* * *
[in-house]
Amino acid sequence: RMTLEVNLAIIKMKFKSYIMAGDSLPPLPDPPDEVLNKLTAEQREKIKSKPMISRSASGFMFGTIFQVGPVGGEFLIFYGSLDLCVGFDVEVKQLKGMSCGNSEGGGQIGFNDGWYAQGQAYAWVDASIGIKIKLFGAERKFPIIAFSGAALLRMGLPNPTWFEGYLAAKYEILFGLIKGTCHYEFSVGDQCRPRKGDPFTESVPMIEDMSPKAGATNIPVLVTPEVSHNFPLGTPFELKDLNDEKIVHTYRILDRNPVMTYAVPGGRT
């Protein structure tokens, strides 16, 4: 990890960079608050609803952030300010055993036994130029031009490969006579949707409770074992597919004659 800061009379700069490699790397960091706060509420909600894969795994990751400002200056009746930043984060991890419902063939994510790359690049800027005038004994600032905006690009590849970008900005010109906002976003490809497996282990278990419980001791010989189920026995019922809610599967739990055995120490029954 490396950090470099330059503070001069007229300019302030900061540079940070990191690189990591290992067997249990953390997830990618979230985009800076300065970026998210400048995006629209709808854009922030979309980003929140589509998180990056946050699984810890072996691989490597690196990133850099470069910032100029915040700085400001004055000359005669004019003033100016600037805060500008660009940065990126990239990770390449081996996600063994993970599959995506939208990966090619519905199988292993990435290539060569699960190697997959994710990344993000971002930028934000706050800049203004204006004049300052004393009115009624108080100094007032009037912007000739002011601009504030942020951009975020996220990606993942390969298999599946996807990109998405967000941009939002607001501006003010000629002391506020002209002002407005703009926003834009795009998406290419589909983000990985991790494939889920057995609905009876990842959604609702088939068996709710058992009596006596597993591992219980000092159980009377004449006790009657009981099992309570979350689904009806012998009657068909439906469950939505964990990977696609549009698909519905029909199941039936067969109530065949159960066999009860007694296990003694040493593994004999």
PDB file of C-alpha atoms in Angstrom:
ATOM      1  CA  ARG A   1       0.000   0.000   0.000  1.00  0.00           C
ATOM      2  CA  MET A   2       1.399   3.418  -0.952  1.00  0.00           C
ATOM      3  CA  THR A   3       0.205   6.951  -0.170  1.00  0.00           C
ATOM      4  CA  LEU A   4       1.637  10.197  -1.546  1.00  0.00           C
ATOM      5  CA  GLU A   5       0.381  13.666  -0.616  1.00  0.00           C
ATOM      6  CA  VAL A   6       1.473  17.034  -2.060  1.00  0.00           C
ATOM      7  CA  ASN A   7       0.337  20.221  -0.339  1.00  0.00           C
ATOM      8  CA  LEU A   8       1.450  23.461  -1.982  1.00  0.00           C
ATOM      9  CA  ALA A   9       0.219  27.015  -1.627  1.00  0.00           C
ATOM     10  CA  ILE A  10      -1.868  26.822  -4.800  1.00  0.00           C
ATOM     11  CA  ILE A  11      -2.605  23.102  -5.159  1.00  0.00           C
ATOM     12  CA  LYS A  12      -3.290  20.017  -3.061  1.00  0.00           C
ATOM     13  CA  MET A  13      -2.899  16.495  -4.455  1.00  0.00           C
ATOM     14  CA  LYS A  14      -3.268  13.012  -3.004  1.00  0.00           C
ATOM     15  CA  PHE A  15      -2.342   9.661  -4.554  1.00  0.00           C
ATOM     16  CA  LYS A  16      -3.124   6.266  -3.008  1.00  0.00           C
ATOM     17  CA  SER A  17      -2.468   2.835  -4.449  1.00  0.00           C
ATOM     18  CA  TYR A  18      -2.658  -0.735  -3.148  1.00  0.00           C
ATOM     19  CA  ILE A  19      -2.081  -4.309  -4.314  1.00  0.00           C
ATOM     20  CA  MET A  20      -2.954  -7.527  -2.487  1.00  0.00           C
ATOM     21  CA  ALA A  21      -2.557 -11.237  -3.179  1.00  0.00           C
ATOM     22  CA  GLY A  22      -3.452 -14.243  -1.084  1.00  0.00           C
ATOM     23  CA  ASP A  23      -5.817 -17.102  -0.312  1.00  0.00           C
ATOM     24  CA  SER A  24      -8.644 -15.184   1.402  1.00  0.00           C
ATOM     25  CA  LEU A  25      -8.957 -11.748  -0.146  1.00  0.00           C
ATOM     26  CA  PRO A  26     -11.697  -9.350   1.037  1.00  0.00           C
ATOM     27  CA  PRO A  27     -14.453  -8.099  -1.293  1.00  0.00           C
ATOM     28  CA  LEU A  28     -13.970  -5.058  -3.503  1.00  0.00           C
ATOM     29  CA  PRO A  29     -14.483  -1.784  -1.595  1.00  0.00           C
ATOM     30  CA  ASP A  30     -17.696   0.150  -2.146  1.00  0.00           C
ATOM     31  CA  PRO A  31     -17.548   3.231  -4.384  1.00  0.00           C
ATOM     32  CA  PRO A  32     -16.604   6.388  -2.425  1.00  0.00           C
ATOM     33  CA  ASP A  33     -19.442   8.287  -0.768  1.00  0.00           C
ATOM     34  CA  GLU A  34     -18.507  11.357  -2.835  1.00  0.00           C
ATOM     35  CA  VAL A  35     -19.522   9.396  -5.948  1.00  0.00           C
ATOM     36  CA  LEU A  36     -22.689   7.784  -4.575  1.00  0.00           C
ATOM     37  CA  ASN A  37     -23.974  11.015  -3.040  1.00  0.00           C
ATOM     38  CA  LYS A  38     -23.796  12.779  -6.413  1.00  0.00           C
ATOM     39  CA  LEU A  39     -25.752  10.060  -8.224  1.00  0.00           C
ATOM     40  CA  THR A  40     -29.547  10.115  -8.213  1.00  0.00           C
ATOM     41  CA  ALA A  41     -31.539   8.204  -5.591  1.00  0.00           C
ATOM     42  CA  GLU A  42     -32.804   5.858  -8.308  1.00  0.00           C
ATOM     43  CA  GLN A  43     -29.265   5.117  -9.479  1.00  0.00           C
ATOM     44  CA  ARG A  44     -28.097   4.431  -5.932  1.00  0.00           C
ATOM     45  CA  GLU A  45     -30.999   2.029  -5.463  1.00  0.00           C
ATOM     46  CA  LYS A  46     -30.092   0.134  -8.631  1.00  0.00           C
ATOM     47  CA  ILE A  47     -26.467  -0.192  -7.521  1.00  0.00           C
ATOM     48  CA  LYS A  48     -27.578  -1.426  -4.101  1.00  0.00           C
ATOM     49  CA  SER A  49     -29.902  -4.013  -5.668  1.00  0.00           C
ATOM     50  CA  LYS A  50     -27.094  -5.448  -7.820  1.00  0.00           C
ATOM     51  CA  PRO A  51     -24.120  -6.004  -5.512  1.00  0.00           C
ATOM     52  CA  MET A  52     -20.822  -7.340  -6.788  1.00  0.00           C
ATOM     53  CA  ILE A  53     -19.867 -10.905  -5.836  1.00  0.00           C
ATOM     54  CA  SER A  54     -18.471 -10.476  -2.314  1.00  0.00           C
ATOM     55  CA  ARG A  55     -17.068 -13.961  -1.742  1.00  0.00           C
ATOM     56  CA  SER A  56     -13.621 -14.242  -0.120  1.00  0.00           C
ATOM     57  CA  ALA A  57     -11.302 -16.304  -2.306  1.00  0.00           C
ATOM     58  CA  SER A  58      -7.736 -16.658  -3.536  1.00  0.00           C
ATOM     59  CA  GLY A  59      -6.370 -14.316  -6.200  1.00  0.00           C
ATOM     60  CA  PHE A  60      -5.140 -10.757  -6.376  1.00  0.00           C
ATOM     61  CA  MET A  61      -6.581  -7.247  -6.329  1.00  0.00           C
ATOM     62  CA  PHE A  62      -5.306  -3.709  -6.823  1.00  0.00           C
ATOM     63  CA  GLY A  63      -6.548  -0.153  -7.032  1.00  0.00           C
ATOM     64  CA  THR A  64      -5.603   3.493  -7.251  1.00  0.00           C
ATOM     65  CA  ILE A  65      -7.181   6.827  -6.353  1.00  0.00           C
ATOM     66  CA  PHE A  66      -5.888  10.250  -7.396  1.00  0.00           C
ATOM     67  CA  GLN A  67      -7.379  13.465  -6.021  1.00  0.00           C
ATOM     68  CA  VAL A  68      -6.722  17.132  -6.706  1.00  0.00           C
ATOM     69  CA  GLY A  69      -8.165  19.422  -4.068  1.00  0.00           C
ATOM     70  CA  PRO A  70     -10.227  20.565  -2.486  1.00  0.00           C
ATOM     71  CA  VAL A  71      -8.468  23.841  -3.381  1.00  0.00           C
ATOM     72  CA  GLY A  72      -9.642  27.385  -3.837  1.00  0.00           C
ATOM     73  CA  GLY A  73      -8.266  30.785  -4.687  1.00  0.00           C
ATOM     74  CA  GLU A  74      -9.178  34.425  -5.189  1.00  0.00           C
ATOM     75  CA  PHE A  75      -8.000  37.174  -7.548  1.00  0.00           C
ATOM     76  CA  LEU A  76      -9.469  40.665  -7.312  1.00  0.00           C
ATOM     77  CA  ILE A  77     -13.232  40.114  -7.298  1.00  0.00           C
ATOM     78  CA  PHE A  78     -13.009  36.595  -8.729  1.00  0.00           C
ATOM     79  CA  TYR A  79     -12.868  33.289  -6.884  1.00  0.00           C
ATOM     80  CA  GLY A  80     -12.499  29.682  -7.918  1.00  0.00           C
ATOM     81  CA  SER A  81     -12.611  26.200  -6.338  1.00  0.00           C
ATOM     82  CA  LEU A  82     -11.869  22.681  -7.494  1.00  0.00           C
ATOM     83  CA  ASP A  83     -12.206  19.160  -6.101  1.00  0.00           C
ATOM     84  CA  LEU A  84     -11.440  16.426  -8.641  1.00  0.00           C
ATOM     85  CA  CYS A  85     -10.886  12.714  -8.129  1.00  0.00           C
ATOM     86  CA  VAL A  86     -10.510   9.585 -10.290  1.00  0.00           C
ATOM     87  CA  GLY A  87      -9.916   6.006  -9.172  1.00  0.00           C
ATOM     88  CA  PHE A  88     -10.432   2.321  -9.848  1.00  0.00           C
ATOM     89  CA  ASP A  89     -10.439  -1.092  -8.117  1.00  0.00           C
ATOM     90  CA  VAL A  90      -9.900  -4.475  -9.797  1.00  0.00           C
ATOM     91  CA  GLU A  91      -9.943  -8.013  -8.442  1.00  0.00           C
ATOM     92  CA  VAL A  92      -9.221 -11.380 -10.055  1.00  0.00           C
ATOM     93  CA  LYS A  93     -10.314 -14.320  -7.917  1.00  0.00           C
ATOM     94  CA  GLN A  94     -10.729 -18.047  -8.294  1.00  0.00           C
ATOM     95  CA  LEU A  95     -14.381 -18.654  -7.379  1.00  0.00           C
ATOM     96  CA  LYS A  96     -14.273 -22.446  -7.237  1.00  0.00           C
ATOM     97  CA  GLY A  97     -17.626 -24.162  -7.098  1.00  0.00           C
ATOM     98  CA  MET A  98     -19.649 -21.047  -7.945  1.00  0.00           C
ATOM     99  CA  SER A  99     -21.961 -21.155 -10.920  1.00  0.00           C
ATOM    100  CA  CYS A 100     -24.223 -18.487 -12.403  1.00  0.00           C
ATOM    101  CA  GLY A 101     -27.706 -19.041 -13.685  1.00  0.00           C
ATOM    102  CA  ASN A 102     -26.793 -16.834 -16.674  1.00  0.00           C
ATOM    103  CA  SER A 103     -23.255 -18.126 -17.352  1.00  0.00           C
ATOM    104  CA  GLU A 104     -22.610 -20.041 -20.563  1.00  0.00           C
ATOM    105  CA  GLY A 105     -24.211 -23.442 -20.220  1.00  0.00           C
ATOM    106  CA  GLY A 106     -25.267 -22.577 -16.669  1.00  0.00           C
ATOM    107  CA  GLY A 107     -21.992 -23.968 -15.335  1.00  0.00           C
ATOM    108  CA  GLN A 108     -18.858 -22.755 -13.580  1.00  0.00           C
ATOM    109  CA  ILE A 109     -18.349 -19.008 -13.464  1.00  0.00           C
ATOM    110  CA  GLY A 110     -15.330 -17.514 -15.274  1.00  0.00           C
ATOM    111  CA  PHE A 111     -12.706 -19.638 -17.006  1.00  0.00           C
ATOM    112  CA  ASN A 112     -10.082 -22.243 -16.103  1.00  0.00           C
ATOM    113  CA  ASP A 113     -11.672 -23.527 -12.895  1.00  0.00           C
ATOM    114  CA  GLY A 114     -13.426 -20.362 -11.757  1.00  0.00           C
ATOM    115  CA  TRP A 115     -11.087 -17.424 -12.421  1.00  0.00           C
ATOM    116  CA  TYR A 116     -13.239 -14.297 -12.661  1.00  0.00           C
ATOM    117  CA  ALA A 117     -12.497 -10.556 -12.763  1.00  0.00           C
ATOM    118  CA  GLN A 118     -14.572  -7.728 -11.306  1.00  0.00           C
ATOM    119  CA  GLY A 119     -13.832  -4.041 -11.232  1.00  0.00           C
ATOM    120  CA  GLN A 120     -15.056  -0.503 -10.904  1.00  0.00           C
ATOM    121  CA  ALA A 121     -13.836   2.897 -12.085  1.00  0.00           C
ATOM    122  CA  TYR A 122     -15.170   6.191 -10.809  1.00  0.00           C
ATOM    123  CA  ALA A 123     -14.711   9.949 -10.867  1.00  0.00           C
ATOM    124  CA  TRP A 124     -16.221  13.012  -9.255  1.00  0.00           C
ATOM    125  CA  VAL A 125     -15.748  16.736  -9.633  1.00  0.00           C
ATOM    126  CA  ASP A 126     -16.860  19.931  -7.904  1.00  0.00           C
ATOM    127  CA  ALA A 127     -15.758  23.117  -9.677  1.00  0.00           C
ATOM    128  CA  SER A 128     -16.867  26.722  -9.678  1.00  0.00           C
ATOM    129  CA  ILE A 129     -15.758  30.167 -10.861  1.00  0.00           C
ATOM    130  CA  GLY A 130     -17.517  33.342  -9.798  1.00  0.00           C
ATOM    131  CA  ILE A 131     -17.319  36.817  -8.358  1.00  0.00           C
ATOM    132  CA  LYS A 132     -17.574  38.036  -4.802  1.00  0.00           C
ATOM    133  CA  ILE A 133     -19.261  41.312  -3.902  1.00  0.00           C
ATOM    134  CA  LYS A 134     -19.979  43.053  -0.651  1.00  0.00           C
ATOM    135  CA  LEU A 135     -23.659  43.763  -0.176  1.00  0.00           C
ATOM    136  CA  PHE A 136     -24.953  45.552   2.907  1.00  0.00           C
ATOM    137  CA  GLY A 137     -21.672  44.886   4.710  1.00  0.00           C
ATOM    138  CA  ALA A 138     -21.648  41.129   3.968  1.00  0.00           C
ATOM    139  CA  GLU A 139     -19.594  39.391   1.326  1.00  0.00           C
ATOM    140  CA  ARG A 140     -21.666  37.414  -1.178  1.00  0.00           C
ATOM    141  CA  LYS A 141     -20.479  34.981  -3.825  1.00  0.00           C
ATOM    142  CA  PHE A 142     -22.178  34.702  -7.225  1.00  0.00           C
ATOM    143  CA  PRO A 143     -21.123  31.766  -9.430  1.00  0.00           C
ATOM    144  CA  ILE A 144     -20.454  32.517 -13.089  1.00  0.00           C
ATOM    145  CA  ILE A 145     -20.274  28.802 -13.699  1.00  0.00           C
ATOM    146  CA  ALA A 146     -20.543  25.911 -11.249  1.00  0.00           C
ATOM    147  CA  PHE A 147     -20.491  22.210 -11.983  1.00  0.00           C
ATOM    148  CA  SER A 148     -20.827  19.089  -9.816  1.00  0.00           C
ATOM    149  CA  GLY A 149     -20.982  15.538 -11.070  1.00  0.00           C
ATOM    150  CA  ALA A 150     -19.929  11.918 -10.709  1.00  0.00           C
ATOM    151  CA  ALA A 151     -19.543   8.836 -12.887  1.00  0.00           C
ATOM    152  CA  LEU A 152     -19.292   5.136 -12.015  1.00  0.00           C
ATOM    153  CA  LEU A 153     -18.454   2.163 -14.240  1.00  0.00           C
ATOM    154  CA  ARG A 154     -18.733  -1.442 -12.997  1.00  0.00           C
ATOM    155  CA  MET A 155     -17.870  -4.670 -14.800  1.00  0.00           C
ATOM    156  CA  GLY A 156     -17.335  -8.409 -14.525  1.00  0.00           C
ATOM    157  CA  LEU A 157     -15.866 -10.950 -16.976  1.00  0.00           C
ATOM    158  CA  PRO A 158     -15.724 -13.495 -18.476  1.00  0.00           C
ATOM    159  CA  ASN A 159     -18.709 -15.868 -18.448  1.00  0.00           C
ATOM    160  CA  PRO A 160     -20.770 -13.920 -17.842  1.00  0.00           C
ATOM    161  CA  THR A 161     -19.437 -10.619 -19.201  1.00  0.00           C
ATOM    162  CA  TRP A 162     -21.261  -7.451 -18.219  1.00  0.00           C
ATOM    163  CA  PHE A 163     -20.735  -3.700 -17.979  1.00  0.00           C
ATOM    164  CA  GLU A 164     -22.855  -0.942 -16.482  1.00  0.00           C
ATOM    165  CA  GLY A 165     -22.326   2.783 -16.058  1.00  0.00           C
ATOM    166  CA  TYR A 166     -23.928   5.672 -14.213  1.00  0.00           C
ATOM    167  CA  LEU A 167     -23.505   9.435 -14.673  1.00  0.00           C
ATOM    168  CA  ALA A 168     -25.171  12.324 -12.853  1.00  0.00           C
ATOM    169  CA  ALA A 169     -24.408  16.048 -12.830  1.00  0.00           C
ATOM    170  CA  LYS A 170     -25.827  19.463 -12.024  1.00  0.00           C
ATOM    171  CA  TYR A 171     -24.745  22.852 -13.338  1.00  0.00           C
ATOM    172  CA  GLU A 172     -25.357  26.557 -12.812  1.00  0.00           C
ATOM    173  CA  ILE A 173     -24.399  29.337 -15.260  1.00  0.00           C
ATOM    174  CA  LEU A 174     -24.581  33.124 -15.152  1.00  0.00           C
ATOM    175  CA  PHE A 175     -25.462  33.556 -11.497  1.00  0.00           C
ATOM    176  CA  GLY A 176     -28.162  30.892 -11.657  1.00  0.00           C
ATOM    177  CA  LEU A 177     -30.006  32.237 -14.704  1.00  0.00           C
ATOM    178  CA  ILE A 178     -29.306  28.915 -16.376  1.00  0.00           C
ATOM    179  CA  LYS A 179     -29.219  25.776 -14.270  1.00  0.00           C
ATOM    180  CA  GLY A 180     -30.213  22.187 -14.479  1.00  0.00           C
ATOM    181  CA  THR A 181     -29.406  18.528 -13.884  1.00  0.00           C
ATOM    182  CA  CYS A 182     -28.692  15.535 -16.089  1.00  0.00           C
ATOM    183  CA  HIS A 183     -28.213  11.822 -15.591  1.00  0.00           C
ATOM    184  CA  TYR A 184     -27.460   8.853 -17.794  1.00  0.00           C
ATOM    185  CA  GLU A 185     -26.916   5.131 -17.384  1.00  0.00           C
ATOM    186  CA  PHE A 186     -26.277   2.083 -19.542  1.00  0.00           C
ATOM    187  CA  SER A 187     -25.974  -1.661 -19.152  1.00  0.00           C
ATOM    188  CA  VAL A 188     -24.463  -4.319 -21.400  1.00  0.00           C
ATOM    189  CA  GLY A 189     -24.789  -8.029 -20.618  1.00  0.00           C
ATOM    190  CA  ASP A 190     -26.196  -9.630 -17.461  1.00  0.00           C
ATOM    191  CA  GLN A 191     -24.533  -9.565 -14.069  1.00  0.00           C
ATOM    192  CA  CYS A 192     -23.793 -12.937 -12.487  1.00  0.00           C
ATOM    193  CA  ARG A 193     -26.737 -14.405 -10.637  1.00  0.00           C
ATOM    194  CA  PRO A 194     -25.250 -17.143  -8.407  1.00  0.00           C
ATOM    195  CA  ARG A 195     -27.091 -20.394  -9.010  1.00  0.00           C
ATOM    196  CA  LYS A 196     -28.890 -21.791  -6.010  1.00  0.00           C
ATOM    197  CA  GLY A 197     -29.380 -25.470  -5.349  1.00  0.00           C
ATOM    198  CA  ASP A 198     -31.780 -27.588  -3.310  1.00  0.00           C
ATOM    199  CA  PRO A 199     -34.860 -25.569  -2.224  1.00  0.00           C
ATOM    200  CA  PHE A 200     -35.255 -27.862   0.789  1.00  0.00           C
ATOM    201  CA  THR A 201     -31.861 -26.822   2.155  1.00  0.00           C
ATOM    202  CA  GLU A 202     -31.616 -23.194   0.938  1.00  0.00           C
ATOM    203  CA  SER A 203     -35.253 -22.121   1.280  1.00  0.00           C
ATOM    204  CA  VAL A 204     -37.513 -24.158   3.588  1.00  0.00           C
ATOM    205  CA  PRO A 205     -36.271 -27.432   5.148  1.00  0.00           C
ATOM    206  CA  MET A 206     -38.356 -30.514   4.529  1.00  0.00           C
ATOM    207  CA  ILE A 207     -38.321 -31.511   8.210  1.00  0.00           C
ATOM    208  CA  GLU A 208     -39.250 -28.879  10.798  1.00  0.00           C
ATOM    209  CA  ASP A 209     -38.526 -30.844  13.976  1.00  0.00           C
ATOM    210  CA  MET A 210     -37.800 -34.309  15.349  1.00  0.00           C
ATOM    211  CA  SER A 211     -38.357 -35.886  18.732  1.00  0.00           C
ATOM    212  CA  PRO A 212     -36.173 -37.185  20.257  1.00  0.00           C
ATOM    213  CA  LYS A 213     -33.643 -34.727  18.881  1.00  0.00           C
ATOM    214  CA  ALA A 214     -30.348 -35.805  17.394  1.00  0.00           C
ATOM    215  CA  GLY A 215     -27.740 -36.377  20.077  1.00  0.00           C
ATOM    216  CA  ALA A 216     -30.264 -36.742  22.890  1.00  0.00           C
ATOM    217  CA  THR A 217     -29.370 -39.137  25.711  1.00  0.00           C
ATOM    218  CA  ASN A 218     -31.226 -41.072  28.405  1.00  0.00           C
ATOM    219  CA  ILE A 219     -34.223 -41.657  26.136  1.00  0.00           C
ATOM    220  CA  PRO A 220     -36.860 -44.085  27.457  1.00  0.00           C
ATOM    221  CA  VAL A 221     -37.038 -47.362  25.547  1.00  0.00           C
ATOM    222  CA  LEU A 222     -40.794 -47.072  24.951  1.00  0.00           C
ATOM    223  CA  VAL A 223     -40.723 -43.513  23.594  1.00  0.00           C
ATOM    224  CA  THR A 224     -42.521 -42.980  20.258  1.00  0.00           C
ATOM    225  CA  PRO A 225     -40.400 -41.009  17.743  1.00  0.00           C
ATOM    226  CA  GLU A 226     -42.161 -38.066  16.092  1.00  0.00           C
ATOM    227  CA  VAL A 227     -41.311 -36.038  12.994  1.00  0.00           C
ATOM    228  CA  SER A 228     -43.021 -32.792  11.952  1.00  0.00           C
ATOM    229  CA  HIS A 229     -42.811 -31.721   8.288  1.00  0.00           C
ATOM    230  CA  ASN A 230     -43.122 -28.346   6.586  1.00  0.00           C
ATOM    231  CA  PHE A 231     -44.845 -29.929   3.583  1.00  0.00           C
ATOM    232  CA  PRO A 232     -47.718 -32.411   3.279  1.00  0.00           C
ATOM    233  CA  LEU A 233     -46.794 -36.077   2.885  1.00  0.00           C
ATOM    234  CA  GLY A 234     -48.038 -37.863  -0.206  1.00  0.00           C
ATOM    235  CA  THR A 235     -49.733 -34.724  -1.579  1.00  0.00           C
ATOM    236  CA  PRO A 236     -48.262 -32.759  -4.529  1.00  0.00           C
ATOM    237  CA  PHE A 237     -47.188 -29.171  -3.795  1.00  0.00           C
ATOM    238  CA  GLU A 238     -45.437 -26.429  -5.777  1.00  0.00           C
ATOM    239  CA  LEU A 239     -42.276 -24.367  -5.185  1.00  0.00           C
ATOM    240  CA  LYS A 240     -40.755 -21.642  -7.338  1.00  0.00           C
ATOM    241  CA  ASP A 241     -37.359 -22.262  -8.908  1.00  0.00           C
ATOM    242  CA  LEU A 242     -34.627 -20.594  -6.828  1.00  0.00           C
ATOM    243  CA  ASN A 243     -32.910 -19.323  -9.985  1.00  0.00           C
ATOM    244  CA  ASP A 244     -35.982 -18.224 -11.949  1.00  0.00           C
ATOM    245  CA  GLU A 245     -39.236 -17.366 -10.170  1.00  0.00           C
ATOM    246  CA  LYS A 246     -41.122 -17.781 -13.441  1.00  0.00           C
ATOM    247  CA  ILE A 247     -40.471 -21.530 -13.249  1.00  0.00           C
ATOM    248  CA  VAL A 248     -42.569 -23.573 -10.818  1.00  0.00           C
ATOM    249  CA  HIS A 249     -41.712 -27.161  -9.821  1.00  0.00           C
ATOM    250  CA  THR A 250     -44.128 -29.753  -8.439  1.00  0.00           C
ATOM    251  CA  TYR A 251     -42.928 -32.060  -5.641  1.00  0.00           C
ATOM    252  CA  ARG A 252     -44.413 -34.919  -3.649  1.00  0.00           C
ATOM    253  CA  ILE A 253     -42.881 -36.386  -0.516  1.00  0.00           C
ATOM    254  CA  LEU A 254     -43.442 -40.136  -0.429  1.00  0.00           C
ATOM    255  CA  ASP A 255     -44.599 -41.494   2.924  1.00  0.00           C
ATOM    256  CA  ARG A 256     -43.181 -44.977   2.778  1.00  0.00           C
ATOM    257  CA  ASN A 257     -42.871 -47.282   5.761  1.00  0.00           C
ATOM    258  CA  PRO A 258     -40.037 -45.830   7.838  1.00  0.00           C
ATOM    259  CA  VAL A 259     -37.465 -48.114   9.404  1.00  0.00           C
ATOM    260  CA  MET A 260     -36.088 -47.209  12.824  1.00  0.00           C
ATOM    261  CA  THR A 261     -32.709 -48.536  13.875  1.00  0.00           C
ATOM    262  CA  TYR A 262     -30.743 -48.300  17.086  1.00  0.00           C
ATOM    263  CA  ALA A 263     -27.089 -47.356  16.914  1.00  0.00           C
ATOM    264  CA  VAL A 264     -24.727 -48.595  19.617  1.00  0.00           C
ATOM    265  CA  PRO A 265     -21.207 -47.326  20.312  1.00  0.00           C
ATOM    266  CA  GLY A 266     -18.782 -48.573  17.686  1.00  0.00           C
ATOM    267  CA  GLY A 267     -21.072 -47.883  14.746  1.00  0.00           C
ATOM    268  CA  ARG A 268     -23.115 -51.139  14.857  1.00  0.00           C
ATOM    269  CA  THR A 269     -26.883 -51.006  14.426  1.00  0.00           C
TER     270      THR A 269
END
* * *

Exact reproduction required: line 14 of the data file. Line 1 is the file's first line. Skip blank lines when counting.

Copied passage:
ATOM     10  CA  ILE A  10      -1.868  26.822  -4.800  1.00  0.00           C